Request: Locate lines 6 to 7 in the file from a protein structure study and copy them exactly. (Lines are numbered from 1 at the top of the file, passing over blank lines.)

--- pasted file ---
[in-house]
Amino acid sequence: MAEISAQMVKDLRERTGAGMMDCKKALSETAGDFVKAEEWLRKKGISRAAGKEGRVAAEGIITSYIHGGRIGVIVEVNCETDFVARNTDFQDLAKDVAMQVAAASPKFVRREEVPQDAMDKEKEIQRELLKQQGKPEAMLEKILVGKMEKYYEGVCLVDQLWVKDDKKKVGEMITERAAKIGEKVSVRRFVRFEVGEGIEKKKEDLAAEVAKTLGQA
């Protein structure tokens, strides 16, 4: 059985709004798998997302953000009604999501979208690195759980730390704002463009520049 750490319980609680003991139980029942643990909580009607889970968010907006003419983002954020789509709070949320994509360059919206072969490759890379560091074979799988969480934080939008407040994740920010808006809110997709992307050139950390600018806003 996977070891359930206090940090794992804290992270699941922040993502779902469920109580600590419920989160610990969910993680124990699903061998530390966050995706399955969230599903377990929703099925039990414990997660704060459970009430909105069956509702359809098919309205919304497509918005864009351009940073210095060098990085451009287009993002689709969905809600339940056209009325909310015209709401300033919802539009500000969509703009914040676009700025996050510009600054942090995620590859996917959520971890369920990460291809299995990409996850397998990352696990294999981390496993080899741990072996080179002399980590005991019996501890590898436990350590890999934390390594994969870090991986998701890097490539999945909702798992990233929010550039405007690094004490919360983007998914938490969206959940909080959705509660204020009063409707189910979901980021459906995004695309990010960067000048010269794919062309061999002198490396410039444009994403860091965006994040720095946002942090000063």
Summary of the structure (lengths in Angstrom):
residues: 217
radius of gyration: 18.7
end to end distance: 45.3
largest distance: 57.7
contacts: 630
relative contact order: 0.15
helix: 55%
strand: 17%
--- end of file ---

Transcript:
radius of gyration: 18.7
end to end distance: 45.3